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The workers’ revolution ushers in a new era of autonomy

Magazine

The workers’ revolution ushers in a new era of autonomy

Published 14 November 2022 in Magazine • 5 min read • Audio availableAudio available

A new wave of employees is demanding independence and flexibility. Business leaders need to keep pace if they are to avoid missing out on potential gains when it comes to talent retention, global equality, and wellbeing. 

Amanda gets up and goes to her “bullshit” job as a hotel receptionist. Why the derogatory tone? Because she says she finds no personal meaning in her role, and she’s not alone: when polled in a 2015 YouGov survey cited by the anthropologist David Graeber in his book Bullshit Jobs: A Theory, 30% of working Britons found none in theirs either. 

Graeber defined this type of job as: “A form of paid employment that is so completely pointless, unnecessary, or pernicious that even the employee cannot justify its existence, even though, as part of the conditions of employment, [h/she] feels obliged to pretend that this is not the case.” 

But Amanda is autonomous in the sense that she also pursues personal meaning – be it through playing, learning, moving, creating, caring or, indeed, “working” – by engaging in other activities at the same time. She earns $7,000 a month from her job, plus the income she receives from using three apps: Stepn, Lympo and StoreMe. 

By virtue of going for a morning jog, Amanda collects non-fungible tokens (NFTs) via Stepn, the first move-to-earn blockchain running app. Move-to-earn is a fast-growing concept that rewards users with cryptocurrency for performing fitness activities, by using technology to track movement. 

Next, Lympo. This is a multifunctional platform enabling her to benefit from her dedication alone. She uses it to log her daily water intake and her bedtime. She is rewarded with Lympo coins (LYM), a multi-purpose currency that uses the Ethereum blockchain, which she exchanges for discount coupons and offers from partners in the app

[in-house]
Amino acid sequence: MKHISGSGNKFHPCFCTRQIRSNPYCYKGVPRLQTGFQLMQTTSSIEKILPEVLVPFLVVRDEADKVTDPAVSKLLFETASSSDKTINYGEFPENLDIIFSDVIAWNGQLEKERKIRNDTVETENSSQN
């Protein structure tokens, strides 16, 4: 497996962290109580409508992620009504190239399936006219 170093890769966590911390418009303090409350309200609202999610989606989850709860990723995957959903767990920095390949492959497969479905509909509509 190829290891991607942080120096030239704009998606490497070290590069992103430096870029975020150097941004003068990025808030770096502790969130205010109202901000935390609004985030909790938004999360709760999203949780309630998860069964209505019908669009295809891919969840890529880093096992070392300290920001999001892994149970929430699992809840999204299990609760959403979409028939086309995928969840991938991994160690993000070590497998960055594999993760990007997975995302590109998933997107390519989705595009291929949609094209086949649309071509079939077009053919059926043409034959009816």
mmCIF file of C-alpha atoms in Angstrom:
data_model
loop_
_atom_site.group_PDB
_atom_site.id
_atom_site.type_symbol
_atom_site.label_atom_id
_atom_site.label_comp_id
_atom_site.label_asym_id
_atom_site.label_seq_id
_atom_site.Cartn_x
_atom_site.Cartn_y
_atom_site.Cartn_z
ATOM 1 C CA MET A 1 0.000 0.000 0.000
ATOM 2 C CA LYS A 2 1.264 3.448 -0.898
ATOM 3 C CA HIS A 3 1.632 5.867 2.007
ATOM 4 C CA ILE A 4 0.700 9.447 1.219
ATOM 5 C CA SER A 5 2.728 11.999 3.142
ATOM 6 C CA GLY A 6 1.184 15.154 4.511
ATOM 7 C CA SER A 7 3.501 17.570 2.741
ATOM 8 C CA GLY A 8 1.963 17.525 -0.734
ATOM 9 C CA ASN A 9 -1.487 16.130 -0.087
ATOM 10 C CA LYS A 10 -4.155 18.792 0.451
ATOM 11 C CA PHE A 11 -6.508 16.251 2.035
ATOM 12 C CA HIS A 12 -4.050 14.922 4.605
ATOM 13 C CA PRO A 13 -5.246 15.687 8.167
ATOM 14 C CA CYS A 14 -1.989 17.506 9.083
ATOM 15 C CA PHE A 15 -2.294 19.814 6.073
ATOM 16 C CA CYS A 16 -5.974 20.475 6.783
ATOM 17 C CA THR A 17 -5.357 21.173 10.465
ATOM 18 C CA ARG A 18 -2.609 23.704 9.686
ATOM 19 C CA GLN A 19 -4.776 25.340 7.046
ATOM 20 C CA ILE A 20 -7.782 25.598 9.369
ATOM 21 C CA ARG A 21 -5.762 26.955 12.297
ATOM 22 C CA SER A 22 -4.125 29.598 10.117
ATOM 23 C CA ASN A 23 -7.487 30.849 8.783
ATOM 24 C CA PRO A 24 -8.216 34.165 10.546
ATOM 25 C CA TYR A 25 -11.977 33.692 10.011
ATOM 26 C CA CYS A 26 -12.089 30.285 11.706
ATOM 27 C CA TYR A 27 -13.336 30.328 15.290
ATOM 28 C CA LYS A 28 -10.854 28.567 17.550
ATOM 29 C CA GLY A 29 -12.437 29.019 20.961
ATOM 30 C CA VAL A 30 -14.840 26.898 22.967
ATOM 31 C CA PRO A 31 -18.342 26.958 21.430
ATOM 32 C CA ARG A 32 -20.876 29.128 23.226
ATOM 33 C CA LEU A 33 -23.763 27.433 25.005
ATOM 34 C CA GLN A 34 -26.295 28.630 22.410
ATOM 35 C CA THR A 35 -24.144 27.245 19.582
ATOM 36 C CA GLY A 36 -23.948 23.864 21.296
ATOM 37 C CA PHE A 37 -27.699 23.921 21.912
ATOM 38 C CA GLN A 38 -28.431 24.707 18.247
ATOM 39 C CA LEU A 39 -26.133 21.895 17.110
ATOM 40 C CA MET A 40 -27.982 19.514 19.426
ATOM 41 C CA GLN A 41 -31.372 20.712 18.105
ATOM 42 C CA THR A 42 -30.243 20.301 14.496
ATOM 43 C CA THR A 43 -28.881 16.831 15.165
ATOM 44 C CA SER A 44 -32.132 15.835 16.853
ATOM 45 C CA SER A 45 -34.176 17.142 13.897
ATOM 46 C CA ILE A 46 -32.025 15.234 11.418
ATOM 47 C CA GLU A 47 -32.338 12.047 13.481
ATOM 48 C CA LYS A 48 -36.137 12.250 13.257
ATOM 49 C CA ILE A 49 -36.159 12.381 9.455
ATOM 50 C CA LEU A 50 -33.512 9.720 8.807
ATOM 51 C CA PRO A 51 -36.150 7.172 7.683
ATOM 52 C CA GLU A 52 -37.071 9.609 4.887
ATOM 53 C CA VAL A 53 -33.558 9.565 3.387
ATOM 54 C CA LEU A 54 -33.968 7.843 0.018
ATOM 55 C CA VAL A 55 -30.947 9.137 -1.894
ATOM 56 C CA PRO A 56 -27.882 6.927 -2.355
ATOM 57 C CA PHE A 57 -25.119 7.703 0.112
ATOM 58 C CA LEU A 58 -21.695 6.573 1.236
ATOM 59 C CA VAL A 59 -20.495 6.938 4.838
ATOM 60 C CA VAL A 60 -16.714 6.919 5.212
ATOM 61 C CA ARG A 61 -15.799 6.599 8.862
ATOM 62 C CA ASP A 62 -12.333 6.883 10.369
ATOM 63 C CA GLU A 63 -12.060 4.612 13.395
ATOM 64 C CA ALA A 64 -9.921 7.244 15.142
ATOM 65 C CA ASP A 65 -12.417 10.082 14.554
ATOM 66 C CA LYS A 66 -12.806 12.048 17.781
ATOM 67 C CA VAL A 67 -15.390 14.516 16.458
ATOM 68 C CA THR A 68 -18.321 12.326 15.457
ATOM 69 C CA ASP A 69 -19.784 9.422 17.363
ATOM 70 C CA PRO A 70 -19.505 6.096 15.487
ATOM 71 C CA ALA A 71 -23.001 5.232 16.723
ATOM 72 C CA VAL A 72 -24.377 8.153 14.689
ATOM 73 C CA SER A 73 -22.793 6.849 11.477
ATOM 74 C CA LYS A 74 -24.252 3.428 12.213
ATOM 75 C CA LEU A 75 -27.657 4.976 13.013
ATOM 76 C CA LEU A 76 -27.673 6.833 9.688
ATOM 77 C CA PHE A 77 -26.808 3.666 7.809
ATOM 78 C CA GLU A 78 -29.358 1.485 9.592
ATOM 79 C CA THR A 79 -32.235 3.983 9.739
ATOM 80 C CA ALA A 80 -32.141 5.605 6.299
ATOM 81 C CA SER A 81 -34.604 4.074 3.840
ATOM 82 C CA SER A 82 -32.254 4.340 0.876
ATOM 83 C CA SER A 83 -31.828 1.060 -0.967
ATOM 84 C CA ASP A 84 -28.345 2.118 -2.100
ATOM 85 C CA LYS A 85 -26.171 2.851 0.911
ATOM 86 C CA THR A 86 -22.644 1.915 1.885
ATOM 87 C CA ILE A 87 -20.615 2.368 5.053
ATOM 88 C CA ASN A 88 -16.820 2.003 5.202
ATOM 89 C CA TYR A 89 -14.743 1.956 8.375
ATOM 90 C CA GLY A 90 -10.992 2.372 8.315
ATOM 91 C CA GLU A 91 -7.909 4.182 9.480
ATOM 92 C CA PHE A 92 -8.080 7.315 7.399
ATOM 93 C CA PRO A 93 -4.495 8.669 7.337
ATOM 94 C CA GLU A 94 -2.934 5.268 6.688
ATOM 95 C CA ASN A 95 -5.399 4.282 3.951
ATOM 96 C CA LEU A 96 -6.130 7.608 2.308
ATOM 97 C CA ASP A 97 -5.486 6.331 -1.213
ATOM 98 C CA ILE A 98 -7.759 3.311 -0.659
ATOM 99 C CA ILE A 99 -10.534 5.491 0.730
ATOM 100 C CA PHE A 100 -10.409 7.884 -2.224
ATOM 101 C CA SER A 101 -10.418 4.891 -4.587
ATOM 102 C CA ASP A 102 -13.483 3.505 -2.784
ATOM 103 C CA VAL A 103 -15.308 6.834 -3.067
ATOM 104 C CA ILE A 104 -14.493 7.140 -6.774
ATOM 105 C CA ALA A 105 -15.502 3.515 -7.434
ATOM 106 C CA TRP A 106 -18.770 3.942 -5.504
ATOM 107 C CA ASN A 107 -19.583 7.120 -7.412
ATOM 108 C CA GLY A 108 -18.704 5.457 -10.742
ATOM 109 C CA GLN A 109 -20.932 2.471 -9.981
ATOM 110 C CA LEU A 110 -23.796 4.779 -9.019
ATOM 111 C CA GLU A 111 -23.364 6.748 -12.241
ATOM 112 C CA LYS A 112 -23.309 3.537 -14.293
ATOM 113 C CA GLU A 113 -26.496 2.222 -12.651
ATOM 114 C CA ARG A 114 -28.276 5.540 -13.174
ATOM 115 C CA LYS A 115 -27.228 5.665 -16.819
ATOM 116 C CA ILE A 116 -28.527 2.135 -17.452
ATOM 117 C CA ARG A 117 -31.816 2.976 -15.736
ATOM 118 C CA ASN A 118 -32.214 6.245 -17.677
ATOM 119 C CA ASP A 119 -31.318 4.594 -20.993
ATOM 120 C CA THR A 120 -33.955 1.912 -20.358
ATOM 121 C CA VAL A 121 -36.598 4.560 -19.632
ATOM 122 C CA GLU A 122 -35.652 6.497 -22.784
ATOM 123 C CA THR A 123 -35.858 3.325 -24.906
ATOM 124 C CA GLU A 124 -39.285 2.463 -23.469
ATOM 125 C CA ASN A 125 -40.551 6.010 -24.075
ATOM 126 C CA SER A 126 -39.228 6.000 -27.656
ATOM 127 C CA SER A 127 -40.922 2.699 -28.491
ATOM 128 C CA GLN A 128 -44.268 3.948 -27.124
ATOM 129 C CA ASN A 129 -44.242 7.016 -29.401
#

The StoreMe app enables on-demand luggage storage for tourists, business travelers and locals. Amanda uses it to rent out her spare room to suitcases and earns a fee for her trouble.  

Overall, Amanda’s $7,000 monthly salary is, according to a survey published in the journal Proceedings of the National Academy of Sciences, hitting the financial sweet spot for happiness in the US, where she lives. She is an example of what could well become much more widespread, especially since the pandemic. 

Autonomy, which is what Amanda is experiencing, is one of a set of feelings, including mastery, purpose, and making a meaningful contribution, that drives tomorrow’s generation as much as, if not more than, having cash in their pocket.  

The American author Daniel H Pink first grouped together these three elements of what he called true motivation in his 2009 book Drive: The Surprising Truth About What Motivates Us. He argued that a deeply human need to direct our own lives, to learn and create new things, and to do better by ourselves and our world were all more motivational than financial reward.  

This has become more pronounced since the pandemic, driving the Great Resignation of 2021 when record numbers of workers quit their jobs. Autonomy and flexibility will likely characterize Generation Z (those currently aged 10-25) in the workplace, just as it currently does Millennials and Generation X.

Figure 1. Level of Priority to Attract and Retain Talent

As I anticipated in my 2019 book, The Future of Work and Pay: Flex or Fail, autonomy is today being achieved by the new generation via the pursual of several income streams. And technology is making it much easier. If this is not a widely known fact, it is in part because governments and industry are failing to disseminate knowledge, falling short in helping people’s understanding on the matter, and turning a blind eye to implementing the tech optimally.